With a curious mind and upward gaze, I watched the sky. My eyes soared past the moon, past Neptune, into the speckled expanse of stars and settled on a dot that wasn’t quite like the rest. No, it wasn’t a star. It was another planet - It was Pluto.
Then the stars and planets began to fade, the sky whitened and I was back in the Strasenburgh Planetarium, watching the giant star projector “Carl” sink back noiselessly into the floor.
Don’t worry. I’m well aware that Clyde Tombaugh found Pluto first, 85 years before me, from an observatory in Arizona, but watching the “Pluto at Last” star show unfold on the giant screen before me, it’s hard to tell the difference.
“Pluto at Last” takes you step by step through Pluto’s tumultuous story including the first suspicion of its existence, the actual discovery of Pluto, its demotion to “dwarf planet” and the new details coming to us daily from the Pluto flyby spacecraft, New Horizons. Seeing Tombaugh’s original photos and hearing from the young British girl who suggested Pluto’s name, it’s easy to forget that you’re not right alongside the astronomers exploring this “Third Zone” of the solar system from 1930 to today.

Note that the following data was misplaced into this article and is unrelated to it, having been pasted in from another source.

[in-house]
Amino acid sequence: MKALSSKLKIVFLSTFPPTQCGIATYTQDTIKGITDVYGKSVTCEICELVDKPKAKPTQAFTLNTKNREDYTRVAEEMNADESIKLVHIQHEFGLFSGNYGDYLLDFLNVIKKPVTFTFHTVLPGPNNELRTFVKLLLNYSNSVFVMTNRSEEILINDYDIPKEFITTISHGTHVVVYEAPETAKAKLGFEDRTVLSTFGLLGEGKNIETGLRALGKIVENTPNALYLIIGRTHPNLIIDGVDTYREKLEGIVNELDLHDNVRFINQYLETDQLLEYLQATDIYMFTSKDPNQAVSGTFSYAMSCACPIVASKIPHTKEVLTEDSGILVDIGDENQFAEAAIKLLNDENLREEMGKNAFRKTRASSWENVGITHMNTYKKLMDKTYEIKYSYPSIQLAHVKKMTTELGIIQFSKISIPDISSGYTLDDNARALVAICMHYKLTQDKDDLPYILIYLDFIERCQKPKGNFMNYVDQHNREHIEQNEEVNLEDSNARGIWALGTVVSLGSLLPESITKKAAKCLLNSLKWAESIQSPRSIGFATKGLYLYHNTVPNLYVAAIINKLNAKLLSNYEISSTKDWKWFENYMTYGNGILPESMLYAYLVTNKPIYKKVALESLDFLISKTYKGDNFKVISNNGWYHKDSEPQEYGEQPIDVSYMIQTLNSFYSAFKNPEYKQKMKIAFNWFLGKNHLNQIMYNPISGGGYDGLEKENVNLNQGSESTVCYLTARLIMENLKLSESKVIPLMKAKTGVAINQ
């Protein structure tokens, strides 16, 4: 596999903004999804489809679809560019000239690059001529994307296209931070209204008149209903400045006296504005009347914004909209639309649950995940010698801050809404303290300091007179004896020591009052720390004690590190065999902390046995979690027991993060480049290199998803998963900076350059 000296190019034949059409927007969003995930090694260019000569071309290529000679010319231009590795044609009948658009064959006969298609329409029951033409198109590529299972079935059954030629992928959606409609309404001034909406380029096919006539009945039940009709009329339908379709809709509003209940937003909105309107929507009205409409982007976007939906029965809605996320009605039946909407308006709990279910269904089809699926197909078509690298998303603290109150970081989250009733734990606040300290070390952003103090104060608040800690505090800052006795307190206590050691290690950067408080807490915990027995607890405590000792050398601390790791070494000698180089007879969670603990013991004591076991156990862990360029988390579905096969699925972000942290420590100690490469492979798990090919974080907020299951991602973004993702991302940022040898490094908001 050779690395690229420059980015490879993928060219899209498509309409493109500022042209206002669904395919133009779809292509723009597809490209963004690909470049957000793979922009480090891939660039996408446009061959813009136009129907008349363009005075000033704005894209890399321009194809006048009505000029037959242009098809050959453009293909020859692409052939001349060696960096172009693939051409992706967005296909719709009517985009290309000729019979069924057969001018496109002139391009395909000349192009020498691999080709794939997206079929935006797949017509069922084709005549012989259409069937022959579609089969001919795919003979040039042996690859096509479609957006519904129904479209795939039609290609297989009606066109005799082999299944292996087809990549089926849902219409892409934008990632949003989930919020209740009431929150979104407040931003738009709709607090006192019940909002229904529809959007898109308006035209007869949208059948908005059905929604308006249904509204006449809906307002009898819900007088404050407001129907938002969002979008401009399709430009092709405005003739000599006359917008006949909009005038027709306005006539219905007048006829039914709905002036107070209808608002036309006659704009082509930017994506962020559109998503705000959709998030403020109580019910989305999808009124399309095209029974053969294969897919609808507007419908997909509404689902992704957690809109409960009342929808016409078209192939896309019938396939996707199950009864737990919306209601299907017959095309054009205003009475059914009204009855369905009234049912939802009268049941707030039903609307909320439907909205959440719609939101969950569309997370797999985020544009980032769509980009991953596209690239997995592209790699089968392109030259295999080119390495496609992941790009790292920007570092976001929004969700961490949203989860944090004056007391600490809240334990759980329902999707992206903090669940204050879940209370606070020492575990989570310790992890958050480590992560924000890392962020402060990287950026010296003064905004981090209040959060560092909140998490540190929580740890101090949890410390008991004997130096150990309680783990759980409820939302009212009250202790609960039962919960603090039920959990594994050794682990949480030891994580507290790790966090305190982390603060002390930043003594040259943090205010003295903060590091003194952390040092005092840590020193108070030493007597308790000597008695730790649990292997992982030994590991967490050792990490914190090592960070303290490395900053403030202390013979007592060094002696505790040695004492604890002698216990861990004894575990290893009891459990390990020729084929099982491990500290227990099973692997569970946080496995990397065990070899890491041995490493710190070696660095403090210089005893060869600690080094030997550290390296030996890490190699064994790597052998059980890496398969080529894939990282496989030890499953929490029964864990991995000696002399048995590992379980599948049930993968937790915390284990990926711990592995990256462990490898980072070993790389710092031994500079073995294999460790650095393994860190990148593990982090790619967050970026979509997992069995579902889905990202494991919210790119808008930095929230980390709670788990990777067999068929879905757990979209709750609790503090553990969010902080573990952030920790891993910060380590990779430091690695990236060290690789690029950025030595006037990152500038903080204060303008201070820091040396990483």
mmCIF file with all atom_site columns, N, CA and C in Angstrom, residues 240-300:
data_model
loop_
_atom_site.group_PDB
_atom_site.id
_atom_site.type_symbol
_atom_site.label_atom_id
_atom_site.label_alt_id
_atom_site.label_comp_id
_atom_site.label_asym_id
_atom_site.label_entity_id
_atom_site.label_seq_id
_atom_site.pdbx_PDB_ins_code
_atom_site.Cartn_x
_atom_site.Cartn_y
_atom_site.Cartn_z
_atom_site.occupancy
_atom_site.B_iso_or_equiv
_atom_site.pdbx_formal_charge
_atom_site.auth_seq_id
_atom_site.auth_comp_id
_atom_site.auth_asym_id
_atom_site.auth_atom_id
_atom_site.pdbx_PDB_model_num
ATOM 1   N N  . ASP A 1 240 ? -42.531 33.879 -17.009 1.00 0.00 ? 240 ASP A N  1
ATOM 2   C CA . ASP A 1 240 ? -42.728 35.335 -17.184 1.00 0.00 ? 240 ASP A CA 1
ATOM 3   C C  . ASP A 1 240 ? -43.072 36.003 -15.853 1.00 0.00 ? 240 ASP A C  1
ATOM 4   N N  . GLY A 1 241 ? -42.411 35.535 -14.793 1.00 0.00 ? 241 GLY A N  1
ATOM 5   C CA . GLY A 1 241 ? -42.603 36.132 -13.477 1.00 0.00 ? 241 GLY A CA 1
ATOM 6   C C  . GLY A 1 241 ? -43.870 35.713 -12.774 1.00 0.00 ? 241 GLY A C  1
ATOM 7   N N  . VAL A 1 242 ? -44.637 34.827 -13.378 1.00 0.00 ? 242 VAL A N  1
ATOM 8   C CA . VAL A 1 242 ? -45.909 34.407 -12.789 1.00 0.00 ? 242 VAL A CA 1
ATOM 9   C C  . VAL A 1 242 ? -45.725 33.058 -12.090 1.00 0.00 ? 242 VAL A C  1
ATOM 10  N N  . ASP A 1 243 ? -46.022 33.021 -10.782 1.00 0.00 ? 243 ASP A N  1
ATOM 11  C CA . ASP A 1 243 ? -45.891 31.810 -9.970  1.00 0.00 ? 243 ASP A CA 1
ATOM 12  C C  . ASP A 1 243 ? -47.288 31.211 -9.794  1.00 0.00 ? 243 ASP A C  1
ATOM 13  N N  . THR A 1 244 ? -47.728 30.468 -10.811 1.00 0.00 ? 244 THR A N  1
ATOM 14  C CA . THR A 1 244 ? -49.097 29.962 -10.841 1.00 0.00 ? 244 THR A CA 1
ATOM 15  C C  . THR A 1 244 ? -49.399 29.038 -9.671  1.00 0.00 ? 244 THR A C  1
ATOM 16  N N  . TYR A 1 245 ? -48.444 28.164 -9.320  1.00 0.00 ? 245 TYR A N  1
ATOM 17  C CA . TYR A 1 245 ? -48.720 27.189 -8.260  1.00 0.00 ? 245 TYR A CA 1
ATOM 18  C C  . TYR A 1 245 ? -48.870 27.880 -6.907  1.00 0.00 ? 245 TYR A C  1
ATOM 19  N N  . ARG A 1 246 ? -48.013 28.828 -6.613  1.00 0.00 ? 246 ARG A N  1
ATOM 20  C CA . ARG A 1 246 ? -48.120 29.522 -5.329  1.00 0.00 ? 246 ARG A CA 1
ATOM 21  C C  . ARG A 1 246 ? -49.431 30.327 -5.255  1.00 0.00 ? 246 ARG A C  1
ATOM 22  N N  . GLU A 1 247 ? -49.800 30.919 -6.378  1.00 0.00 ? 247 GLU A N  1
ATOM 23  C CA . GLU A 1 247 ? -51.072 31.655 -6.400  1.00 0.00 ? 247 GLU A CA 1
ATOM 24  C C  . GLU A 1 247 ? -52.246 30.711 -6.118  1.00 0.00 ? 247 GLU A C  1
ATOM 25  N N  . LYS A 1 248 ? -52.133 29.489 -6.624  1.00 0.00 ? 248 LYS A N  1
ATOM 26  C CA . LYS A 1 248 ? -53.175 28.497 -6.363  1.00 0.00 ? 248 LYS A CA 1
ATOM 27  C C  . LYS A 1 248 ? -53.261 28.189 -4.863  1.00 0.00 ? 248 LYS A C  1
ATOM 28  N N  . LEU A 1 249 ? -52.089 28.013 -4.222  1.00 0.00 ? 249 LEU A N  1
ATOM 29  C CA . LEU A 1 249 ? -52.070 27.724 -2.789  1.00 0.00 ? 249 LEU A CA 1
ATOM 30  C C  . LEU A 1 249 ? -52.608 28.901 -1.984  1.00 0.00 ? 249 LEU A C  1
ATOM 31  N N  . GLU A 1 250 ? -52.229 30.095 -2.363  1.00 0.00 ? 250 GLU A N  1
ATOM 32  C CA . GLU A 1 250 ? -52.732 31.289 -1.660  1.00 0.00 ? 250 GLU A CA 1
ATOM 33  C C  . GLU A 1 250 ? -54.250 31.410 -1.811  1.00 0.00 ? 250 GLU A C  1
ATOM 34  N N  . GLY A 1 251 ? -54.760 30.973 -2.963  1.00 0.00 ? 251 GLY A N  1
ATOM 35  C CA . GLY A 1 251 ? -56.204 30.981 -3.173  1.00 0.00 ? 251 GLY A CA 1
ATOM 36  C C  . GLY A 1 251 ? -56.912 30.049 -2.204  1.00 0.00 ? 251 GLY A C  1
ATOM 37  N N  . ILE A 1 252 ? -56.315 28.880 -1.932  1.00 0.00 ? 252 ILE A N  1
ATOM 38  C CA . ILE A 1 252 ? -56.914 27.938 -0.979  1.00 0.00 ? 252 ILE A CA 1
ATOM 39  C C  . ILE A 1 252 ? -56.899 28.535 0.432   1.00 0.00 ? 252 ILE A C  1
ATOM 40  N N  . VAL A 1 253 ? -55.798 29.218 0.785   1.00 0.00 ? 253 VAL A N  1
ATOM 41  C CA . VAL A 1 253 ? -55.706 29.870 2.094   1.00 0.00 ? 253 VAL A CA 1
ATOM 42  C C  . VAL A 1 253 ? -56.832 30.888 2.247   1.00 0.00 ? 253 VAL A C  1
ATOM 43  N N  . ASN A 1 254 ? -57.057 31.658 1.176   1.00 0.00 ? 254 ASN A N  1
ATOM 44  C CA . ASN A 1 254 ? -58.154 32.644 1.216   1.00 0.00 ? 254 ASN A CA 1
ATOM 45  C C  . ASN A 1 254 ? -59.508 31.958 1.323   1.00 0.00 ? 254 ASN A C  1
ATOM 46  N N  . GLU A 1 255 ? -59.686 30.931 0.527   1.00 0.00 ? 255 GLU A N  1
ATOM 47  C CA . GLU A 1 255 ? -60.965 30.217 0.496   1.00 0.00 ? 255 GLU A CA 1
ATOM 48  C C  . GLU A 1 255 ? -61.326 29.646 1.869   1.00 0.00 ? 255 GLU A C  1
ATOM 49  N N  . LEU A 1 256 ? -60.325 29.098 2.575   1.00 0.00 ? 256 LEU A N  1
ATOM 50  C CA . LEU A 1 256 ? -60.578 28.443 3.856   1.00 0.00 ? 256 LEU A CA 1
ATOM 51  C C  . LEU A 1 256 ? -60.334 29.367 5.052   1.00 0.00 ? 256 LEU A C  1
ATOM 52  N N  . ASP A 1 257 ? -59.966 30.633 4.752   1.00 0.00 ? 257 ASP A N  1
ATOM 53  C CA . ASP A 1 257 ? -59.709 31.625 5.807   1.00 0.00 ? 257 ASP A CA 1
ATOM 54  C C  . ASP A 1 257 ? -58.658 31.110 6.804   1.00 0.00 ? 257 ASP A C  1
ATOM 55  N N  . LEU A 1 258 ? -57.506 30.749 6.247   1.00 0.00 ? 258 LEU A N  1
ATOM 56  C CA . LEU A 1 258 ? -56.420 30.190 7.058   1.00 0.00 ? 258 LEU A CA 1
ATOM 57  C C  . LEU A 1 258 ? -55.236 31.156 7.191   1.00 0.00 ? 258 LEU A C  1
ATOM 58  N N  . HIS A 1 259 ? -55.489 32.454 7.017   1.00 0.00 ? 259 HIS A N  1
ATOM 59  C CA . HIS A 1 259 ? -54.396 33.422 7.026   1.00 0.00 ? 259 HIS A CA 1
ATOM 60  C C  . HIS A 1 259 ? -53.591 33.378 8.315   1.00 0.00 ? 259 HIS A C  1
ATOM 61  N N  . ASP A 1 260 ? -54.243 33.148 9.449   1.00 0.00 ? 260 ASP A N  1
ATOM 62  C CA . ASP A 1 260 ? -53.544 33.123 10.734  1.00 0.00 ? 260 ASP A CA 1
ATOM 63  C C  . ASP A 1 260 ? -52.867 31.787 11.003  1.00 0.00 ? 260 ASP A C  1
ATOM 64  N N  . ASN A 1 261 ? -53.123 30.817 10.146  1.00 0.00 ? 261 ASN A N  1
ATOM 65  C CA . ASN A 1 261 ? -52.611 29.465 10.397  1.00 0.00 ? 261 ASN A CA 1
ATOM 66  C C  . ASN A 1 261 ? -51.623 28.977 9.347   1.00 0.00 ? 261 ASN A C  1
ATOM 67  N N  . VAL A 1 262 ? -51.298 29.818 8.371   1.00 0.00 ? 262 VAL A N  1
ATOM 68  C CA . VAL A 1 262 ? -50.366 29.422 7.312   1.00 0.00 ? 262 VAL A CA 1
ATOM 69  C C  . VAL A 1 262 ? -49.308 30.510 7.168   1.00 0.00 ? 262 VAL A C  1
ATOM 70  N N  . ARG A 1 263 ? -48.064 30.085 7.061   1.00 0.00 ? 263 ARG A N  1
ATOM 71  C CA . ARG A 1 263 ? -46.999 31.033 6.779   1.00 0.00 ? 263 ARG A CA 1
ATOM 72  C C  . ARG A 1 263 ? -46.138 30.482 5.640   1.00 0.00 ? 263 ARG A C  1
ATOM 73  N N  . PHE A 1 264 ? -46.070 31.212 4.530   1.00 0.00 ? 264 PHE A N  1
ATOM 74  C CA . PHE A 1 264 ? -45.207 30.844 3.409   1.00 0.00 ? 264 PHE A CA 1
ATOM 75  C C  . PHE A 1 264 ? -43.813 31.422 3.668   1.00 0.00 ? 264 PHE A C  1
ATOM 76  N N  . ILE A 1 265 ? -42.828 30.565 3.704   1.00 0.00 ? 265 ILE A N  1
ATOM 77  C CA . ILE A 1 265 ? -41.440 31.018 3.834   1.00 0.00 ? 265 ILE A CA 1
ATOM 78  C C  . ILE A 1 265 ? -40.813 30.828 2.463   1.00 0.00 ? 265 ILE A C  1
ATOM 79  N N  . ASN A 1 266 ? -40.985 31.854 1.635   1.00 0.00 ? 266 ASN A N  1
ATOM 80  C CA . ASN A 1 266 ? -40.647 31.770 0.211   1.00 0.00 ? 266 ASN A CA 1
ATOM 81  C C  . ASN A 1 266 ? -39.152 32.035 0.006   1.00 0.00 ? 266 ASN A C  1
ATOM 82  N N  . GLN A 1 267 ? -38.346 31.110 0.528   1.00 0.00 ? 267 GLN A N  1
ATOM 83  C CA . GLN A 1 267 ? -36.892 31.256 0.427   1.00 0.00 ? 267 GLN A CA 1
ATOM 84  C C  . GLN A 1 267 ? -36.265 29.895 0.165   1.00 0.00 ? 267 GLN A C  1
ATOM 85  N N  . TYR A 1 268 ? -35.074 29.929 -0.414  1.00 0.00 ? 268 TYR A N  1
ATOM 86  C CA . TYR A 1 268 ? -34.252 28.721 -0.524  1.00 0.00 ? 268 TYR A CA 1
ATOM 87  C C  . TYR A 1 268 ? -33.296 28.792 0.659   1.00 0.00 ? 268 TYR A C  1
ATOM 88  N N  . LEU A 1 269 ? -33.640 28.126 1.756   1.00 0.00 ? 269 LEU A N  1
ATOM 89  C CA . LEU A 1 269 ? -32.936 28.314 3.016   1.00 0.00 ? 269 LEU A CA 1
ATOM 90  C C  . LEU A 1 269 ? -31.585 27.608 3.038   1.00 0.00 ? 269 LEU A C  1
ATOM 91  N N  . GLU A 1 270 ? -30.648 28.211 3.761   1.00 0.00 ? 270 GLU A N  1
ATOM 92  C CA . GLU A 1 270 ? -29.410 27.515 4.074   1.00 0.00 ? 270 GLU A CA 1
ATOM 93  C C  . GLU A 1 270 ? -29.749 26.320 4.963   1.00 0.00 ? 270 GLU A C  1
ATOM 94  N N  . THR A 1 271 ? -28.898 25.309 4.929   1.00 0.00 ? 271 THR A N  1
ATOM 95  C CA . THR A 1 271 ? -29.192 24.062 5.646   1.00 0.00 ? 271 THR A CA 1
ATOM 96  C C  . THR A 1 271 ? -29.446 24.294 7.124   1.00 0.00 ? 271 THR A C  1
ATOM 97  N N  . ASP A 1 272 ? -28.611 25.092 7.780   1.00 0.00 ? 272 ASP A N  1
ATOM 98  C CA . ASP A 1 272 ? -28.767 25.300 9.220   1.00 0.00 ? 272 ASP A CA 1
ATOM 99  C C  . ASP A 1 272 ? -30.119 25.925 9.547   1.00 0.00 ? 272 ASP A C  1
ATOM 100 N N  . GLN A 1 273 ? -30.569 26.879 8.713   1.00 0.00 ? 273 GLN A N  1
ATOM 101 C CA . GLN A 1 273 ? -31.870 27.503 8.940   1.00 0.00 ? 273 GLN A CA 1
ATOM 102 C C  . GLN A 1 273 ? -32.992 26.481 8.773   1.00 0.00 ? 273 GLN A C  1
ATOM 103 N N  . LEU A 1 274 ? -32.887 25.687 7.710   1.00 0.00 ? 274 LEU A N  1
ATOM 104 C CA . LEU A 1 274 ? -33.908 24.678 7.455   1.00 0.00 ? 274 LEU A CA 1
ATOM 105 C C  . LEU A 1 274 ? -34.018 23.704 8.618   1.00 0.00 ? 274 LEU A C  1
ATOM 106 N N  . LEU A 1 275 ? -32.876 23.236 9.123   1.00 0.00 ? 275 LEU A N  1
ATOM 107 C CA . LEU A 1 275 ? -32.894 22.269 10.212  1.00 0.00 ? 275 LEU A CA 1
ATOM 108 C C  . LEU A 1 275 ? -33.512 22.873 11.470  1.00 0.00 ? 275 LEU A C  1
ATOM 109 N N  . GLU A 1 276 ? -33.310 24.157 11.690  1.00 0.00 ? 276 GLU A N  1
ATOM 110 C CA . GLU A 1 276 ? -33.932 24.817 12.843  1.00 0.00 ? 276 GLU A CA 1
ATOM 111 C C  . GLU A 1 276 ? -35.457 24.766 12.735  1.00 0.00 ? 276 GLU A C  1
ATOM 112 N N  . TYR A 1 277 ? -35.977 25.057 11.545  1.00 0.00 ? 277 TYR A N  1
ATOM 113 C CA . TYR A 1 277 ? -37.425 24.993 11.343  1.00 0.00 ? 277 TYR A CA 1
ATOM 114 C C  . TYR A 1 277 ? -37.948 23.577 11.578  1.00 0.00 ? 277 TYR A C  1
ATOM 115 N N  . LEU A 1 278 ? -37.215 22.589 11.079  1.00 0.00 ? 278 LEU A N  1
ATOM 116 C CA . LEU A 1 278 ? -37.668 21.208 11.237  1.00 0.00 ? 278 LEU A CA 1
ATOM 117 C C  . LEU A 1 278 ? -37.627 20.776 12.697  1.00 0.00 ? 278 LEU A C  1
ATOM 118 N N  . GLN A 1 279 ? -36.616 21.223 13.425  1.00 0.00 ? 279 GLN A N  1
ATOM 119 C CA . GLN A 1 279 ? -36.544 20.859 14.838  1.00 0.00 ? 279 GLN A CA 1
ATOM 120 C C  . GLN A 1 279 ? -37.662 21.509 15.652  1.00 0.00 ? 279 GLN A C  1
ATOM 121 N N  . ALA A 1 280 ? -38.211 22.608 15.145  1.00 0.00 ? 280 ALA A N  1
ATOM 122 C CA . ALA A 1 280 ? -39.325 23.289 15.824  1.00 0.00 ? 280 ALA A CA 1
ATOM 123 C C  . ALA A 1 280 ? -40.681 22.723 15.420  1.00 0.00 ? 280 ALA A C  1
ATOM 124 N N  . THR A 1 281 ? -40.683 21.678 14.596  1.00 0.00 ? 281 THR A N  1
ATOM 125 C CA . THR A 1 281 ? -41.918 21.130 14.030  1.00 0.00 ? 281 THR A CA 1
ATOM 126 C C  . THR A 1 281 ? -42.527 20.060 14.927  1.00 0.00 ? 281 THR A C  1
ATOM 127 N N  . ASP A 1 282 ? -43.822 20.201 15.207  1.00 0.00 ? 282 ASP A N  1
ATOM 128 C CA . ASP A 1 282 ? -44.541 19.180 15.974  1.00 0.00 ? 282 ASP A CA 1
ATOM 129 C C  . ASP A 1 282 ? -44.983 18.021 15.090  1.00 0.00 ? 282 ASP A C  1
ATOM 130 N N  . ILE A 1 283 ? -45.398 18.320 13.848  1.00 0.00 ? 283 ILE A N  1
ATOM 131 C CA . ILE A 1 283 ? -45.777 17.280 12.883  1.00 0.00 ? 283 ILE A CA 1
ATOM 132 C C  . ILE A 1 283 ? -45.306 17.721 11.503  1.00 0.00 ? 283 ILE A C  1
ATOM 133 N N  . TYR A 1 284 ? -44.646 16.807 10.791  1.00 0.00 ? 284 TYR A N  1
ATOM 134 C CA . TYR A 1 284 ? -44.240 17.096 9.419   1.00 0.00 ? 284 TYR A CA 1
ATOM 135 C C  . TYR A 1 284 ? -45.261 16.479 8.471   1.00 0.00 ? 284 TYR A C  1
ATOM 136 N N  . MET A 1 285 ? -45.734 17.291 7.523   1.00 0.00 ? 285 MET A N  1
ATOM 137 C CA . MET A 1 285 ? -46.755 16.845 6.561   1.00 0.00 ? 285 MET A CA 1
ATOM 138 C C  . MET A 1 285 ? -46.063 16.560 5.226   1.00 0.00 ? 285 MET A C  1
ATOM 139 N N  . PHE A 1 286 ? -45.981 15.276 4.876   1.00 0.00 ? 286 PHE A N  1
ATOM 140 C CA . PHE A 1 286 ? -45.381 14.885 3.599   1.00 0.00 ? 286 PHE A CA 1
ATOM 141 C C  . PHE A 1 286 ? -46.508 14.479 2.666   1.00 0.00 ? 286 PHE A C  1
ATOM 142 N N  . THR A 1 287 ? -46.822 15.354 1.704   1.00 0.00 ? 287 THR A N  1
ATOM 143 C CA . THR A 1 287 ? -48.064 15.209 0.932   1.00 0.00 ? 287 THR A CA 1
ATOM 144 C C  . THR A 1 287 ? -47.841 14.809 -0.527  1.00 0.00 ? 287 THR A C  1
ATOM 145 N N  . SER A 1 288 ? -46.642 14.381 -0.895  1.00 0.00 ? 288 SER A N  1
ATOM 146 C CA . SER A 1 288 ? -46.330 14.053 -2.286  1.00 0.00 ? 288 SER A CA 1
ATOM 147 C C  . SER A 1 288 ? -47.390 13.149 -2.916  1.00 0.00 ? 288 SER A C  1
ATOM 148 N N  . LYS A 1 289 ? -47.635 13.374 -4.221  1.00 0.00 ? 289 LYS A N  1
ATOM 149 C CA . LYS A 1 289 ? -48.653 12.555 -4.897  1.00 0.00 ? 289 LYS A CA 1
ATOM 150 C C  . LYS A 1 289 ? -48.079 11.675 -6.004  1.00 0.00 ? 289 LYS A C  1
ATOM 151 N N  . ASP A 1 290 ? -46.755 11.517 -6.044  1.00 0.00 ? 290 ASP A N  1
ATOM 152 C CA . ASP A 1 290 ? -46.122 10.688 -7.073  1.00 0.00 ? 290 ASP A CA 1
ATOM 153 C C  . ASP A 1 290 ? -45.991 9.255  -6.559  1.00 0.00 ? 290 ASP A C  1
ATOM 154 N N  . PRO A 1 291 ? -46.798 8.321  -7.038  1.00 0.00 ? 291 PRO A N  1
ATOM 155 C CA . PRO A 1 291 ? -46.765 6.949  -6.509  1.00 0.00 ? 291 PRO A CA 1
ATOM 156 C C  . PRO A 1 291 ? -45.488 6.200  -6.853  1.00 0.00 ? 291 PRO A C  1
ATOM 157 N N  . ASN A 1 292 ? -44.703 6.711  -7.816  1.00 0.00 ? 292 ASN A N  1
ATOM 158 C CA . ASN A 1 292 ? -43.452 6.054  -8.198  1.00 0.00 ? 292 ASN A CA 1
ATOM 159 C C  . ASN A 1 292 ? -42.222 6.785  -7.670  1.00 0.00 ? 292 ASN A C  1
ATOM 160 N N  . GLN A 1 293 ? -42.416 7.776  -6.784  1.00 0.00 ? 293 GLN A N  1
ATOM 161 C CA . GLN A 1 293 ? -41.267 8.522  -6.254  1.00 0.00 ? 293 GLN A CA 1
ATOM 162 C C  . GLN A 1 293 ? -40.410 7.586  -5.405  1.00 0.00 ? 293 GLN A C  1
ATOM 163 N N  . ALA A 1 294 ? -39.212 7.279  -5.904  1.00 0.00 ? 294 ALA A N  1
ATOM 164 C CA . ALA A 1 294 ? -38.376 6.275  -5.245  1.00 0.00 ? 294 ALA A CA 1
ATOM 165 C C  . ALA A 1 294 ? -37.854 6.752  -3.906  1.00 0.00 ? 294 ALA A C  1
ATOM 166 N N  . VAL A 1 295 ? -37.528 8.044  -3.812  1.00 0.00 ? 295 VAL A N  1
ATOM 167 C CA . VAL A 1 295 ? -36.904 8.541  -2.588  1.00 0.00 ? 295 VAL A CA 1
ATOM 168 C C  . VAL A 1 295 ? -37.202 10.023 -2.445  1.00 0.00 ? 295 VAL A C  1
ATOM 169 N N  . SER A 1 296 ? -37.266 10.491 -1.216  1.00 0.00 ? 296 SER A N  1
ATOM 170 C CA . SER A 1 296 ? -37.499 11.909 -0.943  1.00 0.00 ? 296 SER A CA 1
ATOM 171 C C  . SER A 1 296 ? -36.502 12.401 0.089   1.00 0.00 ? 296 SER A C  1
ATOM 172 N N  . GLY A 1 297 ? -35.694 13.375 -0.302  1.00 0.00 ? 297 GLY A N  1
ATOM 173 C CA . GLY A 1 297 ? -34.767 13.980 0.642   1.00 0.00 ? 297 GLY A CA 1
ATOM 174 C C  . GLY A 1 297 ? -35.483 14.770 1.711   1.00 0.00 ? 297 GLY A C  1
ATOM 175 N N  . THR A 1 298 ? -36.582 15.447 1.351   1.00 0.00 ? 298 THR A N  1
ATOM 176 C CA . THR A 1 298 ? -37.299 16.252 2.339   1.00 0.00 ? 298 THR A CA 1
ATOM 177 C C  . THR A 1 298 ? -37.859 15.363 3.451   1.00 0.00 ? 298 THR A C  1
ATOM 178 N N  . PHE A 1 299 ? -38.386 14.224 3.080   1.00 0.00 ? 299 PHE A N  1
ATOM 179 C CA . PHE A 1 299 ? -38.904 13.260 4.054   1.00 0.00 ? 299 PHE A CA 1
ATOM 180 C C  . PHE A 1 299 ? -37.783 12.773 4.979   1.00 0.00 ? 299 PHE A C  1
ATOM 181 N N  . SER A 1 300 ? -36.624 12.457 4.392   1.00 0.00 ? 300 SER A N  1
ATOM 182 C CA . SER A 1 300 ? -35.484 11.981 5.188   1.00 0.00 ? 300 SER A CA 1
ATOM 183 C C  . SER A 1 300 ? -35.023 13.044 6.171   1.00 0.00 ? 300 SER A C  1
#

Perhaps the most interesting part of the Pluto story is that so much of its history is still being written. Because of the distance that information must travel from New Horizons back to Earth, new photos and data from the Pluto flyby will be flowing in for a total of 16 months. Though you only have until Sept. 7 to come see “Pluto at Last” at the Strasenburgh Planetarium, we all will have plenty more to watch over the next year in space research as the rest of the story unfolds.